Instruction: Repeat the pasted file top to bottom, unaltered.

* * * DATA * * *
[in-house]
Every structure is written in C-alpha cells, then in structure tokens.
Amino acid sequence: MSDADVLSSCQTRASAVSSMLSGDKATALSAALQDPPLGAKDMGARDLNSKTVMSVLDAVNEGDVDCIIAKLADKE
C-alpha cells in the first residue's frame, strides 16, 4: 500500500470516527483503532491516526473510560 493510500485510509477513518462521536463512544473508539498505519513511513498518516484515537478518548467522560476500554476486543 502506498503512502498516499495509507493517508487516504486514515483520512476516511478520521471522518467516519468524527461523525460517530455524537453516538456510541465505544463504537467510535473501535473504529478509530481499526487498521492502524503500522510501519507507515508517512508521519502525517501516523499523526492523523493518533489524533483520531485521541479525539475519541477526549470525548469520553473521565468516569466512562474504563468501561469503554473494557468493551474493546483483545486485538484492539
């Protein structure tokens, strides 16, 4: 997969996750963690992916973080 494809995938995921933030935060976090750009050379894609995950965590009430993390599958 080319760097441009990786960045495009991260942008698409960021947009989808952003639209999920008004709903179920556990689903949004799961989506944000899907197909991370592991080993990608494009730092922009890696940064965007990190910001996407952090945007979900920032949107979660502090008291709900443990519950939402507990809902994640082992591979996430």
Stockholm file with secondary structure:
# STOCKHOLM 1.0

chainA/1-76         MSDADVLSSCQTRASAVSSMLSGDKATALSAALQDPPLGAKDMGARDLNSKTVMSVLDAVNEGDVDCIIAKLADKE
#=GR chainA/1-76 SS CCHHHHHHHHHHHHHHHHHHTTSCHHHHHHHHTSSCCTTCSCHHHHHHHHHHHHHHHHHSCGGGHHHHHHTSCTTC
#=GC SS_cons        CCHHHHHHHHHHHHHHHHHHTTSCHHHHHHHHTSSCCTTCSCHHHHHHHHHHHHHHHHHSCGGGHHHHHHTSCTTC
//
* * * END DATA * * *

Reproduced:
[in-house]
Every structure is written in C-alpha cells, then in structure tokens.
Amino acid sequence: MSDADVLSSCQTRASAVSSMLSGDKATALSAALQDPPLGAKDMGARDLNSKTVMSVLDAVNEGDVDCIIAKLADKE
C-alpha cells in the first residue's frame, strides 16, 4: 500500500470516527483503532491516526473510560 493510500485510509477513518462521536463512544473508539498505519513511513498518516484515537478518548467522560476500554476486543 502506498503512502498516499495509507493517508487516504486514515483520512476516511478520521471522518467516519468524527461523525460517530455524537453516538456510541465505544463504537467510535473501535473504529478509530481499526487498521492502524503500522510501519507507515508517512508521519502525517501516523499523526492523523493518533489524533483520531485521541479525539475519541477526549470525548469520553473521565468516569466512562474504563468501561469503554473494557468493551474493546483483545486485538484492539
């Protein structure tokens, strides 16, 4: 997969996750963690992916973080 494809995938995921933030935060976090750009050379894609995950965590009430993390599958 080319760097441009990786960045495009991260942008698409960021947009989808952003639209999920008004709903179920556990689903949004799961989506944000899907197909991370592991080993990608494009730092922009890696940064965007990190910001996407952090945007979900920032949107979660502090008291709900443990519950939402507990809902994640082992591979996430």
Stockholm file with secondary structure:
# STOCKHOLM 1.0

chainA/1-76         MSDADVLSSCQTRASAVSSMLSGDKATALSAALQDPPLGAKDMGARDLNSKTVMSVLDAVNEGDVDCIIAKLADKE
#=GR chainA/1-76 SS CCHHHHHHHHHHHHHHHHHHTTSCHHHHHHHHTSSCCTTCSCHHHHHHHHHHHHHHHHHSCGGGHHHHHHTSCTTC
#=GC SS_cons        CCHHHHHHHHHHHHHHHHHHTTSCHHHHHHHHTSSCCTTCSCHHHHHHHHHHHHHHHHHSCGGGHHHHHHTSCTTC
//